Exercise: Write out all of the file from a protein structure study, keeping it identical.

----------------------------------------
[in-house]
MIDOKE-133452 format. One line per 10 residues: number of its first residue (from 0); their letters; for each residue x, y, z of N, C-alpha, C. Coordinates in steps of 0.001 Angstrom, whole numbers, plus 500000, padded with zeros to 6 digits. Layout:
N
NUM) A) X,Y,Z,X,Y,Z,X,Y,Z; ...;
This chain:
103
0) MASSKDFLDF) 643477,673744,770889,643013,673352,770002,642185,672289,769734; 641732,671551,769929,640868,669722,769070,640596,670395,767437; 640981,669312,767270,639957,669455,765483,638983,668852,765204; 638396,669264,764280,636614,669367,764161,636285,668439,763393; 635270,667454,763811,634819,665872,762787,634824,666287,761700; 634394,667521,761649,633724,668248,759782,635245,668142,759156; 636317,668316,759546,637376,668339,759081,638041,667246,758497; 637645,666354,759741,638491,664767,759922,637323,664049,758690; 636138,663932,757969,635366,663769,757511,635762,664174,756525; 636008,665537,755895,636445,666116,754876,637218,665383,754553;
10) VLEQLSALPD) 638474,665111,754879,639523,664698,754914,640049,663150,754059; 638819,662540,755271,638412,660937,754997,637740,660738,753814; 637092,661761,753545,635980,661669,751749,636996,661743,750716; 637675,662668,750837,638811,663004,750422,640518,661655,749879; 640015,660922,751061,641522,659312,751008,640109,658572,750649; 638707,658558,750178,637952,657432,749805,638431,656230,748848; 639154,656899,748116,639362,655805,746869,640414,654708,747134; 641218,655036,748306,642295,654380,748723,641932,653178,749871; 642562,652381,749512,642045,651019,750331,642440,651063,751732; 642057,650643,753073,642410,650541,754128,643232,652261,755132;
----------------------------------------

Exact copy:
[in-house]
MIDOKE-133452 format. One line per 10 residues: number of its first residue (from 0); their letters; for each residue x, y, z of N, C-alpha, C. Coordinates in steps of 0.001 Angstrom, whole numbers, plus 500000, padded with zeros to 6 digits. Layout:
N
NUM) A) X,Y,Z,X,Y,Z,X,Y,Z; ...;
This chain:
103
0) MASSKDFLDF) 643477,673744,770889,643013,673352,770002,642185,672289,769734; 641732,671551,769929,640868,669722,769070,640596,670395,767437; 640981,669312,767270,639957,669455,765483,638983,668852,765204; 638396,669264,764280,636614,669367,764161,636285,668439,763393; 635270,667454,763811,634819,665872,762787,634824,666287,761700; 634394,667521,761649,633724,668248,759782,635245,668142,759156; 636317,668316,759546,637376,668339,759081,638041,667246,758497; 637645,666354,759741,638491,664767,759922,637323,664049,758690; 636138,663932,757969,635366,663769,757511,635762,664174,756525; 636008,665537,755895,636445,666116,754876,637218,665383,754553;
10) VLEQLSALPD) 638474,665111,754879,639523,664698,754914,640049,663150,754059; 638819,662540,755271,638412,660937,754997,637740,660738,753814; 637092,661761,753545,635980,661669,751749,636996,661743,750716; 637675,662668,750837,638811,663004,750422,640518,661655,749879; 640015,660922,751061,641522,659312,751008,640109,658572,750649; 638707,658558,750178,637952,657432,749805,638431,656230,748848; 639154,656899,748116,639362,655805,746869,640414,654708,747134; 641218,655036,748306,642295,654380,748723,641932,653178,749871; 642562,652381,749512,642045,651019,750331,642440,651063,751732; 642057,650643,753073,642410,650541,754128,643232,652261,755132;